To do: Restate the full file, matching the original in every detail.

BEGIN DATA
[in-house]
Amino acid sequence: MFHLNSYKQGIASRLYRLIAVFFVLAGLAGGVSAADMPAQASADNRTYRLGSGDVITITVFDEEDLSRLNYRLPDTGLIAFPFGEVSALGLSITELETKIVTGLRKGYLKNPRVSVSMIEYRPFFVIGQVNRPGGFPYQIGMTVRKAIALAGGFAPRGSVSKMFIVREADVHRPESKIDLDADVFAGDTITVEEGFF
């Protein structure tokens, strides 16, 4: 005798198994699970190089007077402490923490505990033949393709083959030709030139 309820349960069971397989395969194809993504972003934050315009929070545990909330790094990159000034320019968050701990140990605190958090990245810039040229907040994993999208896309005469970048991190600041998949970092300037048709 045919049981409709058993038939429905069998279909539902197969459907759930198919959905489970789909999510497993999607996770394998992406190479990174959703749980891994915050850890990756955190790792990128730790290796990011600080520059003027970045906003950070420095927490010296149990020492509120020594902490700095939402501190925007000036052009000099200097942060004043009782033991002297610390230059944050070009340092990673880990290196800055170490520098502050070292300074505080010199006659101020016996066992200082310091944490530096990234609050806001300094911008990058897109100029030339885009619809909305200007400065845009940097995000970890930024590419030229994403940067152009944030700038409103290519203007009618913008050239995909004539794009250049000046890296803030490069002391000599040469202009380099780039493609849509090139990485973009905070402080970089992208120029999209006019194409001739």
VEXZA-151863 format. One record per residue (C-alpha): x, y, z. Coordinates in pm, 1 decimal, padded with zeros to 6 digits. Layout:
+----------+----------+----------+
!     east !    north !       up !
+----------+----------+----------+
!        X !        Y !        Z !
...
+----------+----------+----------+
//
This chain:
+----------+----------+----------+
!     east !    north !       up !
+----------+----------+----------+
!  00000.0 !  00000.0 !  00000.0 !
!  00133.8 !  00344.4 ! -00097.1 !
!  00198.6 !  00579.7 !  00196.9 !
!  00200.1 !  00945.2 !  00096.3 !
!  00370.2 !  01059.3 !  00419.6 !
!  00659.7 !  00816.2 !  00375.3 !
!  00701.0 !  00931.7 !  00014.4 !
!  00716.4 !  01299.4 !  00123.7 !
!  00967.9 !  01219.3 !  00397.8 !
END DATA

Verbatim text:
[in-house]
Amino acid sequence: MFHLNSYKQGIASRLYRLIAVFFVLAGLAGGVSAADMPAQASADNRTYRLGSGDVITITVFDEEDLSRLNYRLPDTGLIAFPFGEVSALGLSITELETKIVTGLRKGYLKNPRVSVSMIEYRPFFVIGQVNRPGGFPYQIGMTVRKAIALAGGFAPRGSVSKMFIVREADVHRPESKIDLDADVFAGDTITVEEGFF
């Protein structure tokens, strides 16, 4: 005798198994699970190089007077402490923490505990033949393709083959030709030139 309820349960069971397989395969194809993504972003934050315009929070545990909330790094990159000034320019968050701990140990605190958090990245810039040229907040994993999208896309005469970048991190600041998949970092300037048709 045919049981409709058993038939429905069998279909539902197969459907759930198919959905489970789909999510497993999607996770394998992406190479990174959703749980891994915050850890990756955190790792990128730790290796990011600080520059003027970045906003950070420095927490010296149990020492509120020594902490700095939402501190925007000036052009000099200097942060004043009782033991002297610390230059944050070009340092990673880990290196800055170490520098502050070292300074505080010199006659101020016996066992200082310091944490530096990234609050806001300094911008990058897109100029030339885009619809909305200007400065845009940097995000970890930024590419030229994403940067152009944030700038409103290519203007009618913008050239995909004539794009250049000046890296803030490069002391000599040469202009380099780039493609849509090139990485973009905070402080970089992208120029999209006019194409001739």
VEXZA-151863 format. One record per residue (C-alpha): x, y, z. Coordinates in pm, 1 decimal, padded with zeros to 6 digits. Layout:
+----------+----------+----------+
!     east !    north !       up !
+----------+----------+----------+
!        X !        Y !        Z !
...
+----------+----------+----------+
//
This chain:
+----------+----------+----------+
!     east !    north !       up !
+----------+----------+----------+
!  00000.0 !  00000.0 !  00000.0 !
!  00133.8 !  00344.4 ! -00097.1 !
!  00198.6 !  00579.7 !  00196.9 !
!  00200.1 !  00945.2 !  00096.3 !
!  00370.2 !  01059.3 !  00419.6 !
!  00659.7 !  00816.2 !  00375.3 !
!  00701.0 !  00931.7 !  00014.4 !
!  00716.4 !  01299.4 !  00123.7 !
!  00967.9 !  01219.3 !  00397.8 !